How Star Tribune increased digital subscription volume by 35%
One publisher continues to make headlines by overcoming challenges with experimentation
After a century and a half of reporting the news that matters most to Minnesota, the Star Tribune looked to extend its digital reach in an all-too-competitive marketplace. By embracing Optimizely and its robust experimentation platform, Star Tribune grew its digital subscriber base and found a better balance of consumer and advertising revenue.
Media og underholding
A New era in publishing
The Star Tribune recently turned 150 years old. There are a number of reasons the company has thrived this long, especially during these trying times for news publishers. With 250 journalists, multiple Pulitzer Prizes, and national acclaim, you would expect great things. But a big part of its success can be attributed to the company’s online division, its heavily trafficked flagship site, and its Director of Digital Product and Analytics, Patrick Johnston.
As with many media companies, Star Tribune has seen a sustained decline in print revenues since 2005 and Like most publishers, StarTribune realized it needed to offset the losses by increasing its online revenue. When the 2008 recession hit, and advertisers began tightening their belts , it was clear that digital subscriptions would be crucial to its continued success.
Going digital wasn't enough
Star Tribune was the first major-metropolitan news organization after the New York Times to launch a digital subscription product. And while the initial results looked promising, sales slowed in 2015 despite efforts to redesign their site and improve their digital channel marketing. Business was plateauing.
Just a year earlier, Johnston had joined the team. He noticed that there was ample data to assist decision making, but no experimentation methodology in place to help understand the data’s practical impact on business functions. It was clear that the organization could benefit from a holistic way to measure the incremental impacts of various changes they were making to their digital journalism and advertising products, particularly when factoring in seasonal swings and the constantly changing news cycle.
Perhaps the most pressing challenge they faced was how they could best optimize site revenue. Their metered paywall approach allowed them to keep site traffic robust in order to sell ample advertising. But by asking more visitors to become subscribers, they could increase circulation revenue. Somewhere in between was the answer.
Testing the hypothesis
Johnston’s belief was that StarTribune.com could achieve optimal revenue by lowering the number of free articles that viewers could access before being asked to subscribe. Increasing subscription revenue, he hypothesized, could offset any decrease in engagement that affected ad revenue.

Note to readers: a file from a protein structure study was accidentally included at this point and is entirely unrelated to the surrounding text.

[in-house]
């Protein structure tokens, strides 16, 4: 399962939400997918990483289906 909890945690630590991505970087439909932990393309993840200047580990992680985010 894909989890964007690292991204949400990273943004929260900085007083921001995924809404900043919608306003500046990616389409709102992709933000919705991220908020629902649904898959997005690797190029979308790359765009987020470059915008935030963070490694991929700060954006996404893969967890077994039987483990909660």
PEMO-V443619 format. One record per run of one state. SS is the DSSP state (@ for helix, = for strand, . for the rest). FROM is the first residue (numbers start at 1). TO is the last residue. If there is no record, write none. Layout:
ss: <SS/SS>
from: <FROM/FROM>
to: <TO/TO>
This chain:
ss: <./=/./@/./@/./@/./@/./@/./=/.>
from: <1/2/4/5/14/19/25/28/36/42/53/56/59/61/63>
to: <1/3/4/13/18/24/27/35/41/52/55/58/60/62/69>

Using Optimizely X Web Personalization, Johnston’s team experimented with three test variations. The first and current offer included 10 free articles before readers were required to subscribe. The second permitted access to 7 free articles. The final version offered 5 free articles.
They assumed the 5-article experiment would drive the highest subscription rate because it interrupted readers earlier. What they discovered surprised them.
5-article variation outperformed 10-article with a 49% lift in subscription revenue, and a -12% decrease in ad revenue, leading to a +15% lift in overall revenue. However, the 7-article offer had a +37% subscription revenue lift, but half of the decrease in ad revenue (-6%), leading to +20% lift in overall revenue against the 10-article variation.
Without experimenting, Johnston admits, they likely would have proceeded with the 5-article offer and taken the hit on ad revenue, missing the opportunity to learn what actually works best. Being able to account for changes in both subscription rates and ad engagement also renewed the team’s interest in conducting additional tests on functions such as personalized article recommendations and newsletter acquisition in order to drive customer engagement. Ultimately, the team was able to increase subscriptions by 35% year over year.
A total transformation
Johnston now believes that experimentation has completely transformed his organization. “We've gone from sitting around a table debating hunches and opinions,” he confesses, “to trying things out on a small percentage of our traffic with open minds and eager anticipation.”
He also has this message for those just dipping their toes into the experimentation world—don’t be timid. “The idea of subjecting your site to a new platform, experimentation, and personalization can all be pretty intimidating,” Johnston points out, noting that, “Once you start, you realize it's not so scary and it actually mitigates the risk of making changes.”
Perhaps the most compelling observation Johnston made was this: experimentation changes people. They begin to think differently, feel more involved, see the impact of their ideas, and with that comes a tremendous amount of satisfaction.
Just Getting Started
With site revenue up, Johnston’s team now wants to focus on nurturing customer relationships. Naturally, they plan to improve the way they move non-subscribers through the conversion funnel, but they also want to understand customer preferences and be able to personalize each customer’s experience.
“I firmly believe that gaining the ability to quickly make changes, see the impacts, and then move on to the next idea was essential to our success this past year." — Patrick Johnston
Thanks to Optimizely, Johnston is confident they can add value at each stage of their journey.